Petaluma’s Phoenix Theater has a century of colorful and varied history. From opera house to movie theater to rock and roll venue and teen center, the Phoenix has repeatedly emerged from the ashes, recreating itself as a valuable community resource.

Ancient Times—Opera, Fire, and Silent Film

The Phoenix began as a rare old bird—a small town opera house. Opened in 1905 as the Hill Opera House, its stage was graced by the likes of Harry Houdini, Enrico Caruso, and Lily Langtree.

In the roaring 20’s it was gutted by fire, to rise again as a movie theater two years before The Jazz Singer brought sound to popular film. It became the California Theater in 1935 and for decades continued to bring movies to Petaluma audiences.

The Middle Ages – More Fire, Tom Gaffey, and Rock & Roll

Fire struck again in 1957, destroying the ceiling, and once again our Phoenix returned to life, this time as the Showcase Theater. The owner hired a teenager named Tom Gaffey, who was fond of hanging around the building with friends. Tom left Petaluma to travel, but when he returned in 1982, the new owner hired him to manage the theater. It then became The Phoenix Theater, for its ability to rise from the ashes.

During the early 1980’s the Phoenix began to augment film screenings with late night shows from nationally known bands, including the Ramones, the Red Hot Chili Peppers, and X. Local bands like then-unknown Metallica and Primus polished their acts during these late night gigs.

Over the years, the Phoenix grew in popularity with the local youth. It wasn’t just the music; Tom opened the doors in the afternoon to kids who might otherwise be out on the streets, or at an empty home. The Phoenix became a haven for kids who found a safe place to spend unstructured time with their peers, around a responsible adult who understood, respected, and supported them—and who grew up in the same environment.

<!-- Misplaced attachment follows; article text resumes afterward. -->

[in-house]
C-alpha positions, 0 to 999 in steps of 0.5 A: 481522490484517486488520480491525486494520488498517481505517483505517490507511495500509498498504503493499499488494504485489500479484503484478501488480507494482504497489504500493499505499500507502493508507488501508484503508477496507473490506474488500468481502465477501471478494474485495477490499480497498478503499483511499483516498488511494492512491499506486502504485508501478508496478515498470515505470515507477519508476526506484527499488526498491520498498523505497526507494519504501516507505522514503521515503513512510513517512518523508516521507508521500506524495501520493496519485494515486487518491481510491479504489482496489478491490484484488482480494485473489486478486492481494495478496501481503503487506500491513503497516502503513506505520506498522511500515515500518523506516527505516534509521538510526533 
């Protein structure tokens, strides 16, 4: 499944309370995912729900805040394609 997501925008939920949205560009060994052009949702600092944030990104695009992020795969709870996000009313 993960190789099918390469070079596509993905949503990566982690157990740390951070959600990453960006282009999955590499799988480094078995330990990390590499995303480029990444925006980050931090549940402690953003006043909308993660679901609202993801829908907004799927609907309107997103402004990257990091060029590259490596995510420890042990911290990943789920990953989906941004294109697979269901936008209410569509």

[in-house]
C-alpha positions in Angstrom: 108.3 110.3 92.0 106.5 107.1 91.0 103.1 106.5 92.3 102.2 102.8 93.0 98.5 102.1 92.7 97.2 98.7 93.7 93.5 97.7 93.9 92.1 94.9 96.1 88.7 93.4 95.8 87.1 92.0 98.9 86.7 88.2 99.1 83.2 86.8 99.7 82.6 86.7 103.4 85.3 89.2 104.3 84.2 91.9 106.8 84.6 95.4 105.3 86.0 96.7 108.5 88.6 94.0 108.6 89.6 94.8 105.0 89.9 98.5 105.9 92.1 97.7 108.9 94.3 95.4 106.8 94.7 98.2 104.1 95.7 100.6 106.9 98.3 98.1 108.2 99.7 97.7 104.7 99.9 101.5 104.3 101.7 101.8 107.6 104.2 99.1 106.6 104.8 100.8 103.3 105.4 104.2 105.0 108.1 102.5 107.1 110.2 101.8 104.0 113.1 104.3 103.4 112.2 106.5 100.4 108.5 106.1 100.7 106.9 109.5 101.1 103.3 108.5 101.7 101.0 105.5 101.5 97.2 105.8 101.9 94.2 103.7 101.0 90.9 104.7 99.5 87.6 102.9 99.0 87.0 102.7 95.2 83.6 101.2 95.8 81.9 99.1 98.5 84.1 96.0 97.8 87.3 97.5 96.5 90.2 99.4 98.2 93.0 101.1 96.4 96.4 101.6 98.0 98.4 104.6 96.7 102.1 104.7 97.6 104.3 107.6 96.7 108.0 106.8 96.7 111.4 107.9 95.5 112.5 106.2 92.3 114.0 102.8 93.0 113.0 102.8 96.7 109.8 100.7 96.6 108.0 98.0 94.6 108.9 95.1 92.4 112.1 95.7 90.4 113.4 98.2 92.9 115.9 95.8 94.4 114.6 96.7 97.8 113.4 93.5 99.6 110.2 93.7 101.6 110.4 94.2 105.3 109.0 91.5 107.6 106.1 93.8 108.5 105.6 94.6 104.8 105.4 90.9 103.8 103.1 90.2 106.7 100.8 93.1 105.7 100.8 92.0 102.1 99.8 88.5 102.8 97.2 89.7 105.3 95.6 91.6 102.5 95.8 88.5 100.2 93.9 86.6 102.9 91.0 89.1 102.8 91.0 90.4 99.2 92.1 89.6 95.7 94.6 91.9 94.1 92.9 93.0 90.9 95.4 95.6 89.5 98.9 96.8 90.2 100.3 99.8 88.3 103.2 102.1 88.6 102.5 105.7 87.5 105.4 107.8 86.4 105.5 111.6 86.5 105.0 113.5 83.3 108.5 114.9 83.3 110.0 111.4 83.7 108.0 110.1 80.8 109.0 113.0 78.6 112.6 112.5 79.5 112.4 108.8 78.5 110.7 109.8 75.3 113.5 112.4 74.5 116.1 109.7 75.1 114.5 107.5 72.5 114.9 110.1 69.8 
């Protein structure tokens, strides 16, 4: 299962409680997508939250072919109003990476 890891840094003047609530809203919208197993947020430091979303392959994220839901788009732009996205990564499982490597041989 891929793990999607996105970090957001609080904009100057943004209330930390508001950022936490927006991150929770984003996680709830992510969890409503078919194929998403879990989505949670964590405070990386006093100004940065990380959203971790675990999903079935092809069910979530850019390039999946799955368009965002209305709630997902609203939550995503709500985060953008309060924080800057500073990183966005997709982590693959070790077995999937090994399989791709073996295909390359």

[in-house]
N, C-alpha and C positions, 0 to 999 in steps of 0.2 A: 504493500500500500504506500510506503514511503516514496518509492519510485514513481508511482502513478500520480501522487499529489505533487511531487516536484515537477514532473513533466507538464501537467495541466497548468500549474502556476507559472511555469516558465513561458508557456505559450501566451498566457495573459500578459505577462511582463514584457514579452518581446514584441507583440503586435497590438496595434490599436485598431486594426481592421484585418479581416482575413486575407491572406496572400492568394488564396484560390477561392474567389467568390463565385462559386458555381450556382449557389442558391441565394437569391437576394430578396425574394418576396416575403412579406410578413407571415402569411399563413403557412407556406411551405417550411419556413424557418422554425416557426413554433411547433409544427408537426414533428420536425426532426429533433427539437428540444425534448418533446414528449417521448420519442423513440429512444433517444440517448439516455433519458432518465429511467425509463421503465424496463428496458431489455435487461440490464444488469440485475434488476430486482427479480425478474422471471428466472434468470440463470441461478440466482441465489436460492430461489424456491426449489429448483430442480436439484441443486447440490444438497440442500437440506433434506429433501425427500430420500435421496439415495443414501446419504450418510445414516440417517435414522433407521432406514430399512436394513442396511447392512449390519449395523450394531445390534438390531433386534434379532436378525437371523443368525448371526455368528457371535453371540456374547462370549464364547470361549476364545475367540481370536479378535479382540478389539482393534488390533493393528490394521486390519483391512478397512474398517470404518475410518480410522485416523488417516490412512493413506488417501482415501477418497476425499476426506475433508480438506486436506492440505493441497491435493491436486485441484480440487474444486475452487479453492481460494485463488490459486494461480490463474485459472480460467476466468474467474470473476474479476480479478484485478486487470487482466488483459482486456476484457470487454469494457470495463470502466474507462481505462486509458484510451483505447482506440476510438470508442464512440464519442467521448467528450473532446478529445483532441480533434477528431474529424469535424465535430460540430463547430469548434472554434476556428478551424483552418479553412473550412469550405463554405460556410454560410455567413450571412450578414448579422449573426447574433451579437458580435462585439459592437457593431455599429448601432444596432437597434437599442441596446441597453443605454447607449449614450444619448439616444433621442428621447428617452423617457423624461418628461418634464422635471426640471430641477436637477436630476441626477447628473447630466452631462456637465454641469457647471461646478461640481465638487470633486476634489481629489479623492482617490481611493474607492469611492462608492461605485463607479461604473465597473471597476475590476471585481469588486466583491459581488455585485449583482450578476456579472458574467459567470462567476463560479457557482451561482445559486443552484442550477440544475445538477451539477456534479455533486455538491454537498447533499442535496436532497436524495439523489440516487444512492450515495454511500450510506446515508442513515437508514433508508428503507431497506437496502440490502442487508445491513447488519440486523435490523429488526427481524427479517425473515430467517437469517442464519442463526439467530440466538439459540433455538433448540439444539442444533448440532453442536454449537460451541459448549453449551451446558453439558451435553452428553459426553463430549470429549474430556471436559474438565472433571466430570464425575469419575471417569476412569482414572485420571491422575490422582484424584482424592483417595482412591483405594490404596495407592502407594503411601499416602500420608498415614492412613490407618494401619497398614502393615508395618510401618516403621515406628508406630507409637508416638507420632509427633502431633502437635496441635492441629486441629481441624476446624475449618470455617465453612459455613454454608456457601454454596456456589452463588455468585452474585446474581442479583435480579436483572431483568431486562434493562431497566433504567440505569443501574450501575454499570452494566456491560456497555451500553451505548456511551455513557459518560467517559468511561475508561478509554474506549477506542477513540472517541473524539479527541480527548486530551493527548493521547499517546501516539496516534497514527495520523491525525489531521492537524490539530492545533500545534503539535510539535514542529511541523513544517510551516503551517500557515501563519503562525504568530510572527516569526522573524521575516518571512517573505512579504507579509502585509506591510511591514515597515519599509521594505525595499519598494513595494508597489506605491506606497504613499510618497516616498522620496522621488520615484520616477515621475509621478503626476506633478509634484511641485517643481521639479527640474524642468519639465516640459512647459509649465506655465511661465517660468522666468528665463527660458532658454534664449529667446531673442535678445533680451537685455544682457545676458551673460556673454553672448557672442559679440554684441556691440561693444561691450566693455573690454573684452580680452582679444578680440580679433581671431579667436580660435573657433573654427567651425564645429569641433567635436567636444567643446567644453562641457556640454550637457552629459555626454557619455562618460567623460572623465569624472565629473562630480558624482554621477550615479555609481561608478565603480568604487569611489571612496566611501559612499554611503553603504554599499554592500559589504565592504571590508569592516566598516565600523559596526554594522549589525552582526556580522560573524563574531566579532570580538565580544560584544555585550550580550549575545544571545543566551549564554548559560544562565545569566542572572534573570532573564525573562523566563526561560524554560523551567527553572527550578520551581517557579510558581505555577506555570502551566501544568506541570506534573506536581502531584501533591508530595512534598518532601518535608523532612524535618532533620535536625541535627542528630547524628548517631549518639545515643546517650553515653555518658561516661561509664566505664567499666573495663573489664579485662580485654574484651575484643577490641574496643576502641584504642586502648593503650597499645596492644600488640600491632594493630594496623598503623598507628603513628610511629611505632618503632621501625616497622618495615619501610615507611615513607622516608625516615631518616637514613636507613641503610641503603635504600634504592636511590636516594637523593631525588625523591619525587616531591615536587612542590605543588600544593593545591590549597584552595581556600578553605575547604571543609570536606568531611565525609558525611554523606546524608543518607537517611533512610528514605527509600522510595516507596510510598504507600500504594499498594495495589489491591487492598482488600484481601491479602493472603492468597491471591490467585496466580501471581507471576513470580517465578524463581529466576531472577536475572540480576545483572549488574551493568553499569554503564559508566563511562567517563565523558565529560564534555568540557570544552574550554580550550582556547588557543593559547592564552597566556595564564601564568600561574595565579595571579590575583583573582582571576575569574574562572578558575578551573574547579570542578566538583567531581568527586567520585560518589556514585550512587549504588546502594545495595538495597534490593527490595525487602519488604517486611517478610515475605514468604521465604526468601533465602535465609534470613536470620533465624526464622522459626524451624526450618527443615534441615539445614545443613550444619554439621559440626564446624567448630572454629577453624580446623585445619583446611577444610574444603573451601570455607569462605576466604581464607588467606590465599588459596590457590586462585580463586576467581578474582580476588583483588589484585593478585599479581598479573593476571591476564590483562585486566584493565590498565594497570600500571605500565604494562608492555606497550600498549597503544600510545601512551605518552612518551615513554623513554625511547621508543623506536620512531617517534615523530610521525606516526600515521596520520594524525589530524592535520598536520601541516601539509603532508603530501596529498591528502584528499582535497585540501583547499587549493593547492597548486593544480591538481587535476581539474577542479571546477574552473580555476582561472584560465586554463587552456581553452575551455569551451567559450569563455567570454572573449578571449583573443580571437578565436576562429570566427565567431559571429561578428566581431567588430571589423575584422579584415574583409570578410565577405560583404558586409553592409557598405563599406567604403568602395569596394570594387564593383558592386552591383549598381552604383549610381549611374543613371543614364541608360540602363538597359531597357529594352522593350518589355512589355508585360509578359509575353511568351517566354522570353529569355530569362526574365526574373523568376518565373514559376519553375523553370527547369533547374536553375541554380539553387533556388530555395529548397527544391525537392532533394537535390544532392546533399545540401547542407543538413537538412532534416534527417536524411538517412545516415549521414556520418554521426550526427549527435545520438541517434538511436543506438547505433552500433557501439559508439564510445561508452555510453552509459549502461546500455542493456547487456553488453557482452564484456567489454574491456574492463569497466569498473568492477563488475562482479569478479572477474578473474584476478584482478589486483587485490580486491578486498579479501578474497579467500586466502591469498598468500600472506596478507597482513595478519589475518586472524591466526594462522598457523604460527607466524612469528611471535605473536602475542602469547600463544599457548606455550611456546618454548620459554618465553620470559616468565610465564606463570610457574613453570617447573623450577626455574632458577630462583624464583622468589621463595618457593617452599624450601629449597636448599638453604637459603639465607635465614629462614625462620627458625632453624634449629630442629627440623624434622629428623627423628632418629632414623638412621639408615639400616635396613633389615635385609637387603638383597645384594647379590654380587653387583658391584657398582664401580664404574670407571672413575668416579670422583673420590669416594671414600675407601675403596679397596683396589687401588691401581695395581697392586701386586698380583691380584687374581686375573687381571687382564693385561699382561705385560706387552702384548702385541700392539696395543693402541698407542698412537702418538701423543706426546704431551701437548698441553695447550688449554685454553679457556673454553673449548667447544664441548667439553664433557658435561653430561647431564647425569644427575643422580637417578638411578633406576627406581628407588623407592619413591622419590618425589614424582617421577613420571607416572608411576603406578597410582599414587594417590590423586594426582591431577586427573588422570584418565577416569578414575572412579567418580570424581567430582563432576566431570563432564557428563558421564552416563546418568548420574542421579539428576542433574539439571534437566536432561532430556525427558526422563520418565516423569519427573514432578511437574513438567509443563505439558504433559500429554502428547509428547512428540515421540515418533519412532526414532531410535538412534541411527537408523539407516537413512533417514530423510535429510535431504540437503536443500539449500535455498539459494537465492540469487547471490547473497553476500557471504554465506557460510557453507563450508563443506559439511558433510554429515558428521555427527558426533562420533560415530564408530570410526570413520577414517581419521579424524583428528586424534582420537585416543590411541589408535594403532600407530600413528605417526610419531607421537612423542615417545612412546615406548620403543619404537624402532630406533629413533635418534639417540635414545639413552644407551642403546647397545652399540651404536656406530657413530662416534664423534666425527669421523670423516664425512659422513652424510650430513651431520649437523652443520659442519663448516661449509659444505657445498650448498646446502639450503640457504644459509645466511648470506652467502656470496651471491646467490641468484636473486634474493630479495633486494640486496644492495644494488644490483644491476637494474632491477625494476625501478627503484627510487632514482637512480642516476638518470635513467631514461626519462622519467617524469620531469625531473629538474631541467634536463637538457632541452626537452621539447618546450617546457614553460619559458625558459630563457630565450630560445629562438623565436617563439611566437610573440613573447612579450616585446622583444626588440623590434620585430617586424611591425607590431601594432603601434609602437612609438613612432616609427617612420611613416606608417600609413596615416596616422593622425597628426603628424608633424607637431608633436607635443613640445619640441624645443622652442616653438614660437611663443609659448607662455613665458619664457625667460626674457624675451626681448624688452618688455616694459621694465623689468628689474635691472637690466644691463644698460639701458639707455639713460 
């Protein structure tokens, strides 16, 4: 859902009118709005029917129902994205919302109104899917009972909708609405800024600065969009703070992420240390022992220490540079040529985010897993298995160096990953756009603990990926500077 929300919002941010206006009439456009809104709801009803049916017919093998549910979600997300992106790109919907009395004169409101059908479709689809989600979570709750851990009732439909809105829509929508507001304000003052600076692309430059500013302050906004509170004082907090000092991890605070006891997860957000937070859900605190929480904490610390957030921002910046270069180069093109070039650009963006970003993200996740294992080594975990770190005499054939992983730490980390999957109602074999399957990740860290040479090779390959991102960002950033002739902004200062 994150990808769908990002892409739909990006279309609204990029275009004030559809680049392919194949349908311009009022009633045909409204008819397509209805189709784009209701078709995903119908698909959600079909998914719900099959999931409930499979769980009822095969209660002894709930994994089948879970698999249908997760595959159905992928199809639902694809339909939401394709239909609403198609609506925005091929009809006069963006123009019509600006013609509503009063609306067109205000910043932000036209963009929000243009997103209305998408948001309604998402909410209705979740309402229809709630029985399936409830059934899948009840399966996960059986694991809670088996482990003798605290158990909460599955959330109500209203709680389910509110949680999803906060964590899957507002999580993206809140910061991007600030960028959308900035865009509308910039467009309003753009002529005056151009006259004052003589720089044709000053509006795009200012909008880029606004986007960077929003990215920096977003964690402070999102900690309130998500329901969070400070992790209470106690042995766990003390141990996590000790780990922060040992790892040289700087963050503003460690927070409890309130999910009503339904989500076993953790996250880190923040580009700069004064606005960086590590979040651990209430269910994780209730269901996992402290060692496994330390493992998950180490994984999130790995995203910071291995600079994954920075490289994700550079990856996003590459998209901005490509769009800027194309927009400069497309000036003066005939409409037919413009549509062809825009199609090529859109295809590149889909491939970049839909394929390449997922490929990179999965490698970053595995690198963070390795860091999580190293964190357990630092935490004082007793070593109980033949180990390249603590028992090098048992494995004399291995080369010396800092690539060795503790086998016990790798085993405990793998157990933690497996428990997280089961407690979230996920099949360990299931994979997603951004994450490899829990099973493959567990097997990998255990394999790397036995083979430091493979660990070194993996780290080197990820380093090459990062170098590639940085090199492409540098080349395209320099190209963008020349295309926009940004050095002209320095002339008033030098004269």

The Phoenix occasionally pulled duty for other events, too. It was a popular venue for midnite screenings of the cult classic Rocky Horror Picture Show. In 2000, it was the home to the World’s Wristwrestling Championship.

The Modern Era—Telecom to the Rescue & The Petaluma Phoenix Center Nonprofit

What fire could not accomplish was almost achieved in the late 1990s. The landlord announced plans to sell the Phoenix for demolition and reconstruction as an office building. The community rallied to save it, but there was little they could do, and for a while it seemed the venerable Phoenix was doomed.

The sale was in escrow when four employees of Cerent Corporation (all of them musicians, two of them former Phoenix patrons), stepped forward and took over the escrow. (The four men recently had been enriched from a dot com buyout by Cisco Systems.) With other prominent local citizens, they formed the non-profit Petaluma Phoenix Center, Inc, to own The Phoenix Theater and maintain and grow the services the Phoenix provides to the community.

Phoenix Performers Over the Years

Against Me! · Bad Religion · Blink 182 · Blue Oyster Cult · Bone Thugs-n-Harmony – Buddy Guy · Cherry Poppin’ Daddies · Count Basie · Cowboy Junkies · Deftones · Devo · Digital Underground · DRI · Enrico Caruso · Faith No More · Fishbone · Gatemouth Brown · George Thorogood · Goldfinger · Green Day · Hanson · Harry Houdini · Hillary Duff · Huey Lewis · Ice T · Incubus · It’s a Beautiful Day · Jimmy Cliff · Jimmy Ray Vaughn · Ladysmith Black Mombazo · Lawrence Ferlinghetti · Less Than Jake · Lily Langtree · Little Tin Frog · Los Lobos · Mac Dre · Mac Mall · Metallica · Misfits · Mr. Bungle · MxPx · Neville Brothers · No Doubt · NOFX · Offspring · Penny Wise · Primus · Prong · Ramones · Rancid · Ray Charles · Reel Big Fish · Red Hot Chili Peppers · Run-DMC · Santana · Social Distortion · Sublime · Suicidal Tendencies · The Specials · The Velvet Teen · The Wailers, without Bob Marley · Tiger Army · Tsunami Bomb · Van Morrison · Violent Femmes · X